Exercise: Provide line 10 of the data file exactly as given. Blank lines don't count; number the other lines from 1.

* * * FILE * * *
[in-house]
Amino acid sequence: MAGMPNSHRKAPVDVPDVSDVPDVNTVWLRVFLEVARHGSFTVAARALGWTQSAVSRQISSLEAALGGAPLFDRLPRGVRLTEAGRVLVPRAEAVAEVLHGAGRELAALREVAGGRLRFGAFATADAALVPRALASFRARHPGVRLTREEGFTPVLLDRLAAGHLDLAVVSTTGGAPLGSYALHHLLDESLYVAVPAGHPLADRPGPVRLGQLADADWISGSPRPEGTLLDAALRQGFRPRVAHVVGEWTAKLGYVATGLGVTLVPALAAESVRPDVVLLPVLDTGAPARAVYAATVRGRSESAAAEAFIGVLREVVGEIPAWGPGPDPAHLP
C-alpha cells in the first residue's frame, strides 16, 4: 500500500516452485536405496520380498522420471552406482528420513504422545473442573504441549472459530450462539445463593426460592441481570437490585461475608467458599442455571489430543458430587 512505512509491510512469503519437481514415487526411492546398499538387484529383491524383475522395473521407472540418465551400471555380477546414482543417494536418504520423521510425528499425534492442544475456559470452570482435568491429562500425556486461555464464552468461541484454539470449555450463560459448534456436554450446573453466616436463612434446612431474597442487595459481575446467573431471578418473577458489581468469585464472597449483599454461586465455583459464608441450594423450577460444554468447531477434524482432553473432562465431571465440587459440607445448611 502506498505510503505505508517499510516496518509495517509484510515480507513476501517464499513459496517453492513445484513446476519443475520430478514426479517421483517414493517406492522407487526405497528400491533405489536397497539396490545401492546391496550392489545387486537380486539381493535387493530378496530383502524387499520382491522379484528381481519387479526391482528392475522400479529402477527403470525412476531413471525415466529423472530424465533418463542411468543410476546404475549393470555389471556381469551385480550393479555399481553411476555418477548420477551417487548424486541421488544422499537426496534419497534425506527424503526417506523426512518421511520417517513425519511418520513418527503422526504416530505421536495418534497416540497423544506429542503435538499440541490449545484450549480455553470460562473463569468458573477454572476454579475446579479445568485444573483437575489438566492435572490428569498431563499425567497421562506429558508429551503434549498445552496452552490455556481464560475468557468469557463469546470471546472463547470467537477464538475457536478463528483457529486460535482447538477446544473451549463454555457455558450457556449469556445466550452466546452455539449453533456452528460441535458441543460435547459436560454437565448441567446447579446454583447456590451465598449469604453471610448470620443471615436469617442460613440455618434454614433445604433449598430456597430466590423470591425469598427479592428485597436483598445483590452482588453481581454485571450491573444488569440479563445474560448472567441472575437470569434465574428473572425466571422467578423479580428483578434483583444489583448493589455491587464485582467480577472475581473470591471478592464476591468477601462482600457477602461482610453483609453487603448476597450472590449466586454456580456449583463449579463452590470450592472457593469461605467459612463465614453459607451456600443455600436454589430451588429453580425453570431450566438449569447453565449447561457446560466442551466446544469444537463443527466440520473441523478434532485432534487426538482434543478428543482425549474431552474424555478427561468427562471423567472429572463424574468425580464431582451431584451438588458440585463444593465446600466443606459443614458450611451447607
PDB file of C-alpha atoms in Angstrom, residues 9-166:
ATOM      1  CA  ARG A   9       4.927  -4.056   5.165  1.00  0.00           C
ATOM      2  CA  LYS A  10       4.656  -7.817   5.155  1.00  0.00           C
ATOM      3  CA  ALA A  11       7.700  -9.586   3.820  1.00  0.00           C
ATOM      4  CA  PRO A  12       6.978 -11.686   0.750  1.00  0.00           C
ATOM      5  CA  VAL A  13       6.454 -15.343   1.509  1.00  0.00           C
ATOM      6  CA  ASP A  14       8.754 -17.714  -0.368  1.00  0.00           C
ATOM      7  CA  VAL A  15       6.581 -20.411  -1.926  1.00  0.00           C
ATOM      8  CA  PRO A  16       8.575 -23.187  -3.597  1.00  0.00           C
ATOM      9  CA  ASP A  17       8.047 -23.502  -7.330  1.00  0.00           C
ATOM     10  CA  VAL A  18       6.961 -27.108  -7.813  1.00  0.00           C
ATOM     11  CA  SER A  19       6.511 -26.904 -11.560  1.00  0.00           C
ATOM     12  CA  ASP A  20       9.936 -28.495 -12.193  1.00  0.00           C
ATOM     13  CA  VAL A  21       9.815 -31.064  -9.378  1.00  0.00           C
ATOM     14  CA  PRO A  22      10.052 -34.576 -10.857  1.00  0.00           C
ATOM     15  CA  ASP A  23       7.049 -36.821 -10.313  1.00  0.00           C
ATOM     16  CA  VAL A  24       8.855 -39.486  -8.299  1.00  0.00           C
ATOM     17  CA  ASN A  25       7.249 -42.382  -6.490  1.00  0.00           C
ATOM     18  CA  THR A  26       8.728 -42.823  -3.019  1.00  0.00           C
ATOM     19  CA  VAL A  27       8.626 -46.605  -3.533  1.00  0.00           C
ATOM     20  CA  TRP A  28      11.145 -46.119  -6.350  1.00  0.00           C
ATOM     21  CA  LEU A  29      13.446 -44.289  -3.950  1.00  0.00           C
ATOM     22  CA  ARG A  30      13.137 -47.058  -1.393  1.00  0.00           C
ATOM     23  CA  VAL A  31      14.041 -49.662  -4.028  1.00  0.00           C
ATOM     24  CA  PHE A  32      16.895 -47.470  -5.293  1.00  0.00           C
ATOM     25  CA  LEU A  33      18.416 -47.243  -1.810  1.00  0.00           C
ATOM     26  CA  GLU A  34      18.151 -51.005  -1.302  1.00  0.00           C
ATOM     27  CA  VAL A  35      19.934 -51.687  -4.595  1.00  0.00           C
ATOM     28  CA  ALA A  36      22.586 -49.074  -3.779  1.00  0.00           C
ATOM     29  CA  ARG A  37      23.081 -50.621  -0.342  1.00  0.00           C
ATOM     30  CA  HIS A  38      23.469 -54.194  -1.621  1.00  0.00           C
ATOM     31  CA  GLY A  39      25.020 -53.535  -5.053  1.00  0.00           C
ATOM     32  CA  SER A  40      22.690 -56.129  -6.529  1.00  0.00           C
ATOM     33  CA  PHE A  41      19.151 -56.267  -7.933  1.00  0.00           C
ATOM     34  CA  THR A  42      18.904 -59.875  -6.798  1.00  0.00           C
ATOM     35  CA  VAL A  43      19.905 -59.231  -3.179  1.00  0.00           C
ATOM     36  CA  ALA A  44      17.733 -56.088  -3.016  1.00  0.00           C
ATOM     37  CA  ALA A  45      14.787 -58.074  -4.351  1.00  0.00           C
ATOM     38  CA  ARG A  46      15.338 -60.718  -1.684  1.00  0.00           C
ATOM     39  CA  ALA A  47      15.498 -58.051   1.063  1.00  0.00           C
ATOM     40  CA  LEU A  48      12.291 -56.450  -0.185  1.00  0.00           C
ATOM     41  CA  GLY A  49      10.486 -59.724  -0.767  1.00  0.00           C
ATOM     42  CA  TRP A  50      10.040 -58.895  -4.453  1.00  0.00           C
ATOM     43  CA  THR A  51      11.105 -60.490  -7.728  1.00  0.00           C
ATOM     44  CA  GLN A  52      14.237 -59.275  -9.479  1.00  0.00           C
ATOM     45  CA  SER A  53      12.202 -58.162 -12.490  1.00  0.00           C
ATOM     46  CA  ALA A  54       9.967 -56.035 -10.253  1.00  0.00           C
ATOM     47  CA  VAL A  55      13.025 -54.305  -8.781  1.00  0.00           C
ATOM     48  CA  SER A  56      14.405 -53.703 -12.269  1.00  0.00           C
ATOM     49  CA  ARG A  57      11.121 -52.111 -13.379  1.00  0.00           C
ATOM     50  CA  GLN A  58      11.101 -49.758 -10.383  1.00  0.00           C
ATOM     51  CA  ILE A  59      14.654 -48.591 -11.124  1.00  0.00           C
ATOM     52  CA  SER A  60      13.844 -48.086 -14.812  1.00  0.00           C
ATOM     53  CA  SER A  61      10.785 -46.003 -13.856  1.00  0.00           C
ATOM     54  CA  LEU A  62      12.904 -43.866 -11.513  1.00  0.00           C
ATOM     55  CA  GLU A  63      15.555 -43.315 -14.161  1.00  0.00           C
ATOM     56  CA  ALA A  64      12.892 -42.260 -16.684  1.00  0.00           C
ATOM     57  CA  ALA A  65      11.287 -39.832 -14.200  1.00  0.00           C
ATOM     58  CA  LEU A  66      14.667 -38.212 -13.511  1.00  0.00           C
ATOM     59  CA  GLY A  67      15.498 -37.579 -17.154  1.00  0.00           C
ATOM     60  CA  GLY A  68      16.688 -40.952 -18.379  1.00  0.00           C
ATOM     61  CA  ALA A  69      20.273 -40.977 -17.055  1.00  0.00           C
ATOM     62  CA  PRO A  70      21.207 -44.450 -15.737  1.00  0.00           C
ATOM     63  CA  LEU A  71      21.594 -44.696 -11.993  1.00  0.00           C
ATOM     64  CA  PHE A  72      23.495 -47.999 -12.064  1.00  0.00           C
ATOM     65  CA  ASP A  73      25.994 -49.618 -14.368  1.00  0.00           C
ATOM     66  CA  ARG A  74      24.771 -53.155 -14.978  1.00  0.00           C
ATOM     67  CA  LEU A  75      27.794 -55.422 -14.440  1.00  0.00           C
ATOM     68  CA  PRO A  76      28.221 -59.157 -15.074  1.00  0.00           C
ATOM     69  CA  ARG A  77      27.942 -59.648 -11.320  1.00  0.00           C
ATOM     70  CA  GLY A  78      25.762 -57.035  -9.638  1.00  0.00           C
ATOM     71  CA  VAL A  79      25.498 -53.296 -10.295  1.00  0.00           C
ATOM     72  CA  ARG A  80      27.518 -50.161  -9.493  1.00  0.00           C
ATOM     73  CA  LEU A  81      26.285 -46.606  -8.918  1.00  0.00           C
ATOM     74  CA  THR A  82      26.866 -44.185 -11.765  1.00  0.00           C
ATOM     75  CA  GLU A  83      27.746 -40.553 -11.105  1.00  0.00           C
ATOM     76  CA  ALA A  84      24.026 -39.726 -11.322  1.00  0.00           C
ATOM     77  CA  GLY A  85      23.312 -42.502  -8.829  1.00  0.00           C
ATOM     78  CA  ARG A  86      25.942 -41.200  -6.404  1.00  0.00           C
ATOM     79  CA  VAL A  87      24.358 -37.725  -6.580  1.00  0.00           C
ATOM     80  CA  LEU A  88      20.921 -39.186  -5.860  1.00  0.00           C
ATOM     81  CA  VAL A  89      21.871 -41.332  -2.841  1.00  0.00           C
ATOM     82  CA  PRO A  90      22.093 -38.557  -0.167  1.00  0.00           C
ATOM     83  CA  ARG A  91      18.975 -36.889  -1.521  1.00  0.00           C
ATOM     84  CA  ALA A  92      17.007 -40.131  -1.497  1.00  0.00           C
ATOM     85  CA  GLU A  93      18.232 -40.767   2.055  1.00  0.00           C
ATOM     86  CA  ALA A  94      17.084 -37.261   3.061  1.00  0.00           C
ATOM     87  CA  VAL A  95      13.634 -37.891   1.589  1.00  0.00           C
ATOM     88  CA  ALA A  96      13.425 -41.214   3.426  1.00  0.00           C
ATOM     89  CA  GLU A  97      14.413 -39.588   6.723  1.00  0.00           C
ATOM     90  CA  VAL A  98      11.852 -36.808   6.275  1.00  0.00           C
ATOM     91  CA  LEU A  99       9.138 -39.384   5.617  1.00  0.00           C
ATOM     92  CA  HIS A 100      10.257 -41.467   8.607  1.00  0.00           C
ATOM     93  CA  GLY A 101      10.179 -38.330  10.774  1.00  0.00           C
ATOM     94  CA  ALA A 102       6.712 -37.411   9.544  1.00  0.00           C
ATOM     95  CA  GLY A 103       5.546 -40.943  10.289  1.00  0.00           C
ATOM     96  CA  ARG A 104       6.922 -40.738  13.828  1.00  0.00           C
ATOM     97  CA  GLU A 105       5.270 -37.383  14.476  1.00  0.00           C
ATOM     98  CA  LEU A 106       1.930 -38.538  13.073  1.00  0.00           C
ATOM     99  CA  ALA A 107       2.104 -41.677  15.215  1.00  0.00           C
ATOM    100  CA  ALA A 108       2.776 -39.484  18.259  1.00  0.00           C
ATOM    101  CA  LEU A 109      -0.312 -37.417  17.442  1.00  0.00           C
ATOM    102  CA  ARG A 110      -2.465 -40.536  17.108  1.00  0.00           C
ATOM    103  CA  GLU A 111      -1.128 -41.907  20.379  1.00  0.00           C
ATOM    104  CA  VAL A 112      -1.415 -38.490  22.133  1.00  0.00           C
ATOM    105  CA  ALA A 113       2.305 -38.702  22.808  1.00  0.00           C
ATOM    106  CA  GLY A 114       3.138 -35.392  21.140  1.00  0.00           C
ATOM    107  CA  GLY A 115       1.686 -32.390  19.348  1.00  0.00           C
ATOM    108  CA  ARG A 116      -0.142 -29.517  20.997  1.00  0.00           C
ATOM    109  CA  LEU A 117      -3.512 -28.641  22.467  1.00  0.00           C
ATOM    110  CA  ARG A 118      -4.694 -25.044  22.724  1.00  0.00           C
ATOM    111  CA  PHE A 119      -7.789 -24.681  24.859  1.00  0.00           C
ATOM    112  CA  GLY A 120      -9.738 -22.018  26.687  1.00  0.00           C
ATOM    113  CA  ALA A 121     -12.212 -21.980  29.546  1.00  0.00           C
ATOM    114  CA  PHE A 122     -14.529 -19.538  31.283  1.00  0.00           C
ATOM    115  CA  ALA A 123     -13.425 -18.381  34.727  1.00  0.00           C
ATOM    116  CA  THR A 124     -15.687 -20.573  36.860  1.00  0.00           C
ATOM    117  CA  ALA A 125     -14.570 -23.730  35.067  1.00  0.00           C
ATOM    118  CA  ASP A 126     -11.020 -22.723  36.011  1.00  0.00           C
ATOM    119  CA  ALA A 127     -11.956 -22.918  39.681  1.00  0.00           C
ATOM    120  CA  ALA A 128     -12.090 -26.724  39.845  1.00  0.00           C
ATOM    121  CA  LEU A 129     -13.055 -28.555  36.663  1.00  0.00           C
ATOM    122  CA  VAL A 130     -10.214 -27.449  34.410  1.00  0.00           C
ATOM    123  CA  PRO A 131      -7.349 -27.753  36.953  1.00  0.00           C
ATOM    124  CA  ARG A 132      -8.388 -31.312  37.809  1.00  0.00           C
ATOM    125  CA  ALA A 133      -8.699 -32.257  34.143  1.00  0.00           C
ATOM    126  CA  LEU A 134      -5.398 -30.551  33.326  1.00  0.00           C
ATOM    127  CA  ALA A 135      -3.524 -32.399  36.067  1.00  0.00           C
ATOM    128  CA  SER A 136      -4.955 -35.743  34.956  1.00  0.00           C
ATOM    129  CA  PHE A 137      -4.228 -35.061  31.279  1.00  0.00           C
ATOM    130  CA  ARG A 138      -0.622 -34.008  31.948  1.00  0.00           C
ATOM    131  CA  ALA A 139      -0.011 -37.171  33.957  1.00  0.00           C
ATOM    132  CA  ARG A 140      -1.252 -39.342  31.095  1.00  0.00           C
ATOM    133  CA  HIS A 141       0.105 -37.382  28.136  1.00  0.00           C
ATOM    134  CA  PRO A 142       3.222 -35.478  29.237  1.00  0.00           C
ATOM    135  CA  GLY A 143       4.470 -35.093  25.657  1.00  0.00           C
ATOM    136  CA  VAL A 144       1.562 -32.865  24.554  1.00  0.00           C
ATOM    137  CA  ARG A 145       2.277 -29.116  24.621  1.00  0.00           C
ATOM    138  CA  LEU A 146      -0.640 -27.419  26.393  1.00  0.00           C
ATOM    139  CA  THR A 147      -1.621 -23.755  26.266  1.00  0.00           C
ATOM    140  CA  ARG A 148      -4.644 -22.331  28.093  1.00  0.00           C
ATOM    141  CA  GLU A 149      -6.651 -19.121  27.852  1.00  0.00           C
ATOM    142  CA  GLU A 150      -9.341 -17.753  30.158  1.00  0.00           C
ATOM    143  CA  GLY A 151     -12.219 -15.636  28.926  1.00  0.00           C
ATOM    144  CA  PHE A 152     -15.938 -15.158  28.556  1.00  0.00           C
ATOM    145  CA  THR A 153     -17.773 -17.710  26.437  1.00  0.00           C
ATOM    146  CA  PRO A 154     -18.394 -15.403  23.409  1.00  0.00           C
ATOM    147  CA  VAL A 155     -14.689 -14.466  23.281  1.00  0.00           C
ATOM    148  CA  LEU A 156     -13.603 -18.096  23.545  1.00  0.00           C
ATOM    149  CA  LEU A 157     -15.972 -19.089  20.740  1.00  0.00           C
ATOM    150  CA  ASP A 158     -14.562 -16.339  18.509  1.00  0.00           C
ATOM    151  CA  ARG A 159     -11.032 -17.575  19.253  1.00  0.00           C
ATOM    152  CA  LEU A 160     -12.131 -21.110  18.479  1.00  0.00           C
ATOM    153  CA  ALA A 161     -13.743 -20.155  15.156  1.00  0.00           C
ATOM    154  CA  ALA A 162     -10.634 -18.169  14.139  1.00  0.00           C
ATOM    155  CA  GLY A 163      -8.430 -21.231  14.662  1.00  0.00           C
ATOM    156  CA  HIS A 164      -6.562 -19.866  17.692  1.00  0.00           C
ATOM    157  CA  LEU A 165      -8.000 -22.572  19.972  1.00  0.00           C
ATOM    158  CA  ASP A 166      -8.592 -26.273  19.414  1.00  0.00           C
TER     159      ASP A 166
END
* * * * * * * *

ATOM      6  CA  ASP A  14       8.754 -17.714  -0.368  1.00  0.00           C